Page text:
A victim of asbestos exposure, their family and appointed asbestosis lawyers always hope they will be able to settle their mesothelioma claim as soon as possible, in many cases, by an out-of court settlement.

However, an employer may dispute their liability for causing occupational exposure to asbestos simply because a former employee worked at several companies during their lifetime. The onus is on the claimant to provide evidence of asbestos exposure at a specific workplace, where it was a material contribution to causing the later development of a victim’s asbestos-related disease.

In one recent case, an 83 old claimant strongly believed that his mesothelioma was caused by exposure to asbestos during the twenty years he was employed by a power cable manufacturer who have denied responsibility.

Claimant must show a defendant’s negligence

It may not always be possible to clearly determine at which workplace an exposure to asbestos may have first caused the disease if a worker was exposed by more than one employer, and on more than one occasion. Proving liability in a mesothelioma case usually requires that the claimant must show that, “on the balance of probabilities”, it was the defendant’s negligence or specific actions which caused the damage / injury.

It is always hoped that a claim can be settled before time runs out. Mesothelioma and other asbestos – related conditions can take up to 40 or 50 years or more from an initial period of exposure before the first asbestosis symptoms appear. The cancer would have often spread to an advanced stage when a mesothelioma diagnosis is confirmed, which may leave the patient with between 6 – 18 months left to live.

Family to continue with a civil action

Despite responding well to a course of palliative (pain alleviation) radiotherapy, the former cable factory worker succumbed to the fatal cancer before the claim could get to court. As is so often the case, it is now left to the family to continue with a civil action by appealing to former work colleagues to provide their accounts of working conditions with regards to the possible presence of asbestos.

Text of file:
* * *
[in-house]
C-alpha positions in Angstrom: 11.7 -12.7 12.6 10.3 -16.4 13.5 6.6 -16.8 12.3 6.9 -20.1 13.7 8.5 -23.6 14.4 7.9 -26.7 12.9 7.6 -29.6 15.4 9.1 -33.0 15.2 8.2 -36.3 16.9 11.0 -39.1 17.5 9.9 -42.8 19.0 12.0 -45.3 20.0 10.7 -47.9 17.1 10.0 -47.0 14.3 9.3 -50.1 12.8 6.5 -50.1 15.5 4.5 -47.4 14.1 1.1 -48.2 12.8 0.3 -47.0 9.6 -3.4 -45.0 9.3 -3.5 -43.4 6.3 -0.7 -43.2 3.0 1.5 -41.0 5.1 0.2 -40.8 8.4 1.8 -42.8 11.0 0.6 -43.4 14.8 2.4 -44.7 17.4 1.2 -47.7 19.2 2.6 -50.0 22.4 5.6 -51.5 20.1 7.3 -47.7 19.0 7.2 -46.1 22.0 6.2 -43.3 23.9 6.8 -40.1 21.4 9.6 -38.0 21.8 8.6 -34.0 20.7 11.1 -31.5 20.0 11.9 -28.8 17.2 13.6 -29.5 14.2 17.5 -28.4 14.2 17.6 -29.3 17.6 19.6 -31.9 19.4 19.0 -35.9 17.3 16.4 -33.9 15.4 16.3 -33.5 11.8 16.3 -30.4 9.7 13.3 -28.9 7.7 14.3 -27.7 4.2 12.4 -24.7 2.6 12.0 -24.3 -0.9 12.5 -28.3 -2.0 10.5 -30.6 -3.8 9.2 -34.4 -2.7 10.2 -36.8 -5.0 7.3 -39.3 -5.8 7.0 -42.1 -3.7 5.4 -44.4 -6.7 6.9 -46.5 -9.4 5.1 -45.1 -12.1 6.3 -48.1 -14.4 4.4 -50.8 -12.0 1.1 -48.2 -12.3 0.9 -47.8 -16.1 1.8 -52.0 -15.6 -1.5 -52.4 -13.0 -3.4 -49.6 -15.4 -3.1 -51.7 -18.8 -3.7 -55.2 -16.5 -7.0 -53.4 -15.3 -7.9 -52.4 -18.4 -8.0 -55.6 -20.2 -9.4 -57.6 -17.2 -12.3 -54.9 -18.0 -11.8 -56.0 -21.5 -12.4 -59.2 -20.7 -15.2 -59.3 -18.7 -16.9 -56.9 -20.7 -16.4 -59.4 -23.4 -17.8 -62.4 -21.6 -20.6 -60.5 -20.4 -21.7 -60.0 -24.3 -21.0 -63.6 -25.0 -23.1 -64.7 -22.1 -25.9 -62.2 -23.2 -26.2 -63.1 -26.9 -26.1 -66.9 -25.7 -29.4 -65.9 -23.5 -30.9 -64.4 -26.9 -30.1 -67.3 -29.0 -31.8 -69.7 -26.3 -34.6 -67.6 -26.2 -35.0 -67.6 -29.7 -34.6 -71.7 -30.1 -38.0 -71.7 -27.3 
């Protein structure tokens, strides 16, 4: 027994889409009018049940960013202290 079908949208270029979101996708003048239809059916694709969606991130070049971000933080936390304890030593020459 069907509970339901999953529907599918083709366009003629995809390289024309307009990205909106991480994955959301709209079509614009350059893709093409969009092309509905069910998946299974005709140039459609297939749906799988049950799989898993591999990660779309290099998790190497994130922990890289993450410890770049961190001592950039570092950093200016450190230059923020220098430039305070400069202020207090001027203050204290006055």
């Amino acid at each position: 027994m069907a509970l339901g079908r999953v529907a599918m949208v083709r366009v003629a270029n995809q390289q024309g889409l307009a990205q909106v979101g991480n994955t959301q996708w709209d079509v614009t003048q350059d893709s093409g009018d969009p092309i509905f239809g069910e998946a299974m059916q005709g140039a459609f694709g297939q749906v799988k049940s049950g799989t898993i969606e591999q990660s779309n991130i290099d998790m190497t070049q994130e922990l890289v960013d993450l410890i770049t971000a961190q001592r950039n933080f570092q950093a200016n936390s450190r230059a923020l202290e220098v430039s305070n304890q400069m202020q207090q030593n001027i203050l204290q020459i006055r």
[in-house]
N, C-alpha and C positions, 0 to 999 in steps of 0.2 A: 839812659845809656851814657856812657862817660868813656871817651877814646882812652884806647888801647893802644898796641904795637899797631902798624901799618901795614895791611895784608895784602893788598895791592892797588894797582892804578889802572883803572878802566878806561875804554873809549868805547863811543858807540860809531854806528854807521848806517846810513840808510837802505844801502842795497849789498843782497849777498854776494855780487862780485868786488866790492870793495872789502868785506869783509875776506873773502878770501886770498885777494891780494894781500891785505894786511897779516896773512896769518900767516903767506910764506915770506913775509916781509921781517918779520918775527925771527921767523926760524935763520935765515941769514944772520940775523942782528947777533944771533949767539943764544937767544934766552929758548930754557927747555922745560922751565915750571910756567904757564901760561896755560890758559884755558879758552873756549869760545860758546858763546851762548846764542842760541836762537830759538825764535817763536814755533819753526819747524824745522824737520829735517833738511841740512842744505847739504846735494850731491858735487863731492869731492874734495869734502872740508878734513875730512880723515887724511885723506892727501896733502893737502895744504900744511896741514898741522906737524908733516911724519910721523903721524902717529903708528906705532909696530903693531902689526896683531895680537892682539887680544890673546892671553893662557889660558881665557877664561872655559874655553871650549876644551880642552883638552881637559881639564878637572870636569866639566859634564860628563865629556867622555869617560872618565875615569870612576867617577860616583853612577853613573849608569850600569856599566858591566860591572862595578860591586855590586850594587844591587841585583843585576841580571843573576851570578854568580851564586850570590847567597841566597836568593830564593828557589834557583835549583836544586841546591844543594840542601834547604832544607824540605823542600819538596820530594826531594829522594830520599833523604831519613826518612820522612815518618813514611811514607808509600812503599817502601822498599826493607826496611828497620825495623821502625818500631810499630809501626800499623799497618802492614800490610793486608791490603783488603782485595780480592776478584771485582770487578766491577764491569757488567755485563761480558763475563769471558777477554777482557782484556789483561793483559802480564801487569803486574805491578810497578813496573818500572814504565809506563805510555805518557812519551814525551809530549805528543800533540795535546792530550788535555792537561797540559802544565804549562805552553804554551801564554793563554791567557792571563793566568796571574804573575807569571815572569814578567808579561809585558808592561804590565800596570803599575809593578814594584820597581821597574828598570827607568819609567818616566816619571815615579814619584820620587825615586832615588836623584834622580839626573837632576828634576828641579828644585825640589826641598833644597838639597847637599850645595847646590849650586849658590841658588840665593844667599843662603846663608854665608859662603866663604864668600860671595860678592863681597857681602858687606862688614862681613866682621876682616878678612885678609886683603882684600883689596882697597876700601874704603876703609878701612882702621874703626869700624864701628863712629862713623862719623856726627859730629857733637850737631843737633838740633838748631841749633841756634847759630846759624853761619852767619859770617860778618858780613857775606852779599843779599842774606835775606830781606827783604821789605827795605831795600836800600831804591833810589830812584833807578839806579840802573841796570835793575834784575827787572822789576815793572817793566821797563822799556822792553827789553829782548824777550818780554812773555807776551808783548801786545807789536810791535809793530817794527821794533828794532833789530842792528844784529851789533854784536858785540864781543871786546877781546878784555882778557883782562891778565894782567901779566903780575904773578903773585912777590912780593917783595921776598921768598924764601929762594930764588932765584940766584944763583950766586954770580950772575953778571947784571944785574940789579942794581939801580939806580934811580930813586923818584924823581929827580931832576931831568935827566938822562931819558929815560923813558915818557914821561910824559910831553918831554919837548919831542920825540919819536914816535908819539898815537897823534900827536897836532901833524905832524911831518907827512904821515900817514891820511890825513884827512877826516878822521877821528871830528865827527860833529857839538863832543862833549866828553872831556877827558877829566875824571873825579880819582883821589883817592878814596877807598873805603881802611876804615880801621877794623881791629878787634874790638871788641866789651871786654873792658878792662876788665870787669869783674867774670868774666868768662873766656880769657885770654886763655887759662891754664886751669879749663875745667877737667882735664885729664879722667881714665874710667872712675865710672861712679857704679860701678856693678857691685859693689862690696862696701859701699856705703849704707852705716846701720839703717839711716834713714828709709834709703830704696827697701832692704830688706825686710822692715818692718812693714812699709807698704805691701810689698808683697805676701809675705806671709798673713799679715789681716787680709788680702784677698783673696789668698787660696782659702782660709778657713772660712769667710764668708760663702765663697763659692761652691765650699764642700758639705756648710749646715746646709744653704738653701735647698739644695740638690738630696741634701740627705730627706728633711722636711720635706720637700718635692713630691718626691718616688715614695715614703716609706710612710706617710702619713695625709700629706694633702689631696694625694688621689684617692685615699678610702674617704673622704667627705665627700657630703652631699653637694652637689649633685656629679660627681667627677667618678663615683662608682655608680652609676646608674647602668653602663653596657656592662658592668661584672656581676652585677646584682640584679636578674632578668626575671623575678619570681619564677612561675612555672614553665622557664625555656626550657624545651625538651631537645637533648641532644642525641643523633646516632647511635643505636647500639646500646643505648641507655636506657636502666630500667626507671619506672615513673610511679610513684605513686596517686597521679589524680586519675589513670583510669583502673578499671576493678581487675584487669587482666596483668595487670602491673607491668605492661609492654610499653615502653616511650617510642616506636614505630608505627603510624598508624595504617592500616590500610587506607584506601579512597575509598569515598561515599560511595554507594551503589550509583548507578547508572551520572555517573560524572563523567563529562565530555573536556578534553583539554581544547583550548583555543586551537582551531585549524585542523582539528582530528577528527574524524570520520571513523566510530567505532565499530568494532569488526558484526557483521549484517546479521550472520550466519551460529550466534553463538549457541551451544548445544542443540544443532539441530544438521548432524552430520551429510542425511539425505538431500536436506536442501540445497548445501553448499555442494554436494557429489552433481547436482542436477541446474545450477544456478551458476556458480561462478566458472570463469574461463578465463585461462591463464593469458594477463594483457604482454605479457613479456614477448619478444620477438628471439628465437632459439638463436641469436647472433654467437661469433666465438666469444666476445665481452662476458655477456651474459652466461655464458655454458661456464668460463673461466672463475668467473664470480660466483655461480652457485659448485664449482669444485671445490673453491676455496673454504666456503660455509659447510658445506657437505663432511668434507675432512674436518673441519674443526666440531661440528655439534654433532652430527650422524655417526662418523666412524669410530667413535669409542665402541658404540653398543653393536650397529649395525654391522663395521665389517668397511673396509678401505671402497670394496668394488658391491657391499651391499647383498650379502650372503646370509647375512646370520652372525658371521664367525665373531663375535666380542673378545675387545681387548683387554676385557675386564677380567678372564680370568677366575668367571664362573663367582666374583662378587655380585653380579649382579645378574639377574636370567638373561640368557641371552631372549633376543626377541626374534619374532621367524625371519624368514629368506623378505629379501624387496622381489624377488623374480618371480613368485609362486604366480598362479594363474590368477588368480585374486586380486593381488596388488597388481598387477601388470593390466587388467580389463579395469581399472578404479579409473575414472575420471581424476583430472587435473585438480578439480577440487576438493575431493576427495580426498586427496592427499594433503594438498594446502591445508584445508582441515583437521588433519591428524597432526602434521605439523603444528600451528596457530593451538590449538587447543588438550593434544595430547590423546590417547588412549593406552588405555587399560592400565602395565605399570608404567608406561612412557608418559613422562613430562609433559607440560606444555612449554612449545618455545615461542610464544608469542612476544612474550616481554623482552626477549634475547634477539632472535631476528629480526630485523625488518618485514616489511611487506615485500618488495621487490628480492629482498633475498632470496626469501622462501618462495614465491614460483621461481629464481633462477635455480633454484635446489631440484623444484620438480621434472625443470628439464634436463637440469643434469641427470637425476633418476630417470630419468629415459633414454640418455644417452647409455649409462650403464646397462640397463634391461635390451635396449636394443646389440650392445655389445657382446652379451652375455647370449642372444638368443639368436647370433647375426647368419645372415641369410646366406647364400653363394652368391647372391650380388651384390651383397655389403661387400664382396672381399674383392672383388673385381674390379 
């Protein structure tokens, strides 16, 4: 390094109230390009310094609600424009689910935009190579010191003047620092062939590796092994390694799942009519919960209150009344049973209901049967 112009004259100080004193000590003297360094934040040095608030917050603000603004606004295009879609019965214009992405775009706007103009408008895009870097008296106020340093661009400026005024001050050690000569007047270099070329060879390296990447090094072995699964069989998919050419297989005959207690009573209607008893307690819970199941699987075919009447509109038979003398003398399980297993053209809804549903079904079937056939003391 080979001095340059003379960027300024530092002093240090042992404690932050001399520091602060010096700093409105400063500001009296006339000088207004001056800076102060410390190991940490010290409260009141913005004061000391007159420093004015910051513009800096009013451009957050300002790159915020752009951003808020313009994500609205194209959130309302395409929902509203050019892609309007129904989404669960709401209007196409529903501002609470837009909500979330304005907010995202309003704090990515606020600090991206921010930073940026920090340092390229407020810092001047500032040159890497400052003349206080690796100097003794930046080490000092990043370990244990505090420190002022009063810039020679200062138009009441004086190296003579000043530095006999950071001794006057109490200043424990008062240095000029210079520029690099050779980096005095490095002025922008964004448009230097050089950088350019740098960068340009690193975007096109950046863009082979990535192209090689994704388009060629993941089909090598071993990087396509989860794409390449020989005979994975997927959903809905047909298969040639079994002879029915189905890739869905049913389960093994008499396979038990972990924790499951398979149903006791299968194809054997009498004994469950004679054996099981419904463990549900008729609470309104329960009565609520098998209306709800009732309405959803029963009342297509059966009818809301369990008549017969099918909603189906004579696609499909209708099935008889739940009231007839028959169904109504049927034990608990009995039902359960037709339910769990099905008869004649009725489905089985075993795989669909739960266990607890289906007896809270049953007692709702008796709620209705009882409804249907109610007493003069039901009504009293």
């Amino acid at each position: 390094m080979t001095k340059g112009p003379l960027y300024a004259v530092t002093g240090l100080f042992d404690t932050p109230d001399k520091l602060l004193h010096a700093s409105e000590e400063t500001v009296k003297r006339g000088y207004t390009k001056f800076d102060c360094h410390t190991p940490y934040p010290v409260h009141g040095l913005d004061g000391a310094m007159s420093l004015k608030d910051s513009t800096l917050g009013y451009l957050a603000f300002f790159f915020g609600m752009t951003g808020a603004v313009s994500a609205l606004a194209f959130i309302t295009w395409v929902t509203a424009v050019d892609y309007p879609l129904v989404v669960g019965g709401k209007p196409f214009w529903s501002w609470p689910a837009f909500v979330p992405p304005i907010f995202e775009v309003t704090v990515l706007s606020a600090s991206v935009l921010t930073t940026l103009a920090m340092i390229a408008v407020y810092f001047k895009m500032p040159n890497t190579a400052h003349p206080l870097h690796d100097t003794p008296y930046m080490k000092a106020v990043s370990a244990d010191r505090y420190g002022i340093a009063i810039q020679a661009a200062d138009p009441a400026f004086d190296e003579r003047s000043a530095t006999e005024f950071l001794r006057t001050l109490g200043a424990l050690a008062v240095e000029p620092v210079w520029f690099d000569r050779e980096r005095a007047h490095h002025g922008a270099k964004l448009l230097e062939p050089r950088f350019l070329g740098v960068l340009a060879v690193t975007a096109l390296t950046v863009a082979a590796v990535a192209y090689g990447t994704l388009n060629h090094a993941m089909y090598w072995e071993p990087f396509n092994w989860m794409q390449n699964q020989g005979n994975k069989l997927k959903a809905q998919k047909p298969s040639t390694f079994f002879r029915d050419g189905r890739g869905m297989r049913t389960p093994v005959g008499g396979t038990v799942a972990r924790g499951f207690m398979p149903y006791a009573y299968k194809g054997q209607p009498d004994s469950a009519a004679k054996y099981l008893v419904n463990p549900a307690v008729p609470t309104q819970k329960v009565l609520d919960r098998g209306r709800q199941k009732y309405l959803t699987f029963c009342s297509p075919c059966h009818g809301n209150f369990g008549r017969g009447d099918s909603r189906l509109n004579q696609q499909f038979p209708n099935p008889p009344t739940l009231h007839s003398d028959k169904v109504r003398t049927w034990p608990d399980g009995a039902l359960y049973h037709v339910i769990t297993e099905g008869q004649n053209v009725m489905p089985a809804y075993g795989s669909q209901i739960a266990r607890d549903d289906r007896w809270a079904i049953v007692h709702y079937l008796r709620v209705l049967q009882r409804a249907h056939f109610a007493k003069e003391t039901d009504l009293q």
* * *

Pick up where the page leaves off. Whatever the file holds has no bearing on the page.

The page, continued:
In a statement left by the deceased, the former cable worker says that he was exposed to asbestos, which was used to insulate the factory pipework, and in the air vents. When he was employed at the factory from the early 1970s onwards, Britain was still importing more than 150,000 tons of the highly toxic brown, blue asbestos, as well as white asbestos, each year.

Low-cost source of insulation

At the height of Britain’s asbestos use during the 1950s, 60s and 70s, the mineral fibres were widely used as a low-cost source of insulation to line boilers, air heating vents and lag hot water pipework in every type of industrial factory, commercial and public building.

Despite the ban on blue and brown asbestos in the mid 1980s, by the end of the cable worker’s employment in the early 1990s, around 10,000 tons of white asbestos was still arriving on our shores before a complete halt in 1999.

Tragically, cases involving men who recall working in spaces where asbestos was present continue to be regularly reported. Although never directly handling the deadly insulation, they would regularly breathe in the airborne fibre dust over an extended period of time.

The clear link to lung related disease saw asbestos use starting to decline from the late 1970s. However, employers often demonstrated a widespread lack of asbestos awareness, or simply ignored the long term health damage. Time and time again victims recall that companies neglected to issue any type of personal protection or even an adequate breathing mask to their workforce. Some men could still be working in environments where asbestos was most probably present up until the 1980s or even 90s.

8 in 10 of all male mesothelioma traced to occupational asbestos exposures

Even if there was no direct handling of asbestos, around 8 in 10 of all male mesothelioma cancers can be traced to occupational asbestos exposures, say the Health and Safety Executive (HSE). More than 500 male and female annual deaths from mesothelioma were recorded in the early 1980s, double the number from a decade earlier. By the early 1990s, the toll was more than 1000 deaths per year, doubling again to above 2000 by the end of the following decade.

Between 1968 and 2013, the number of males aged 50 – 70 rose by around 25 per cent and will continue to rise by a further 20-35 per cent by 2050, according to latest available figures released by the Office of National Statistic ( ONS, 2015).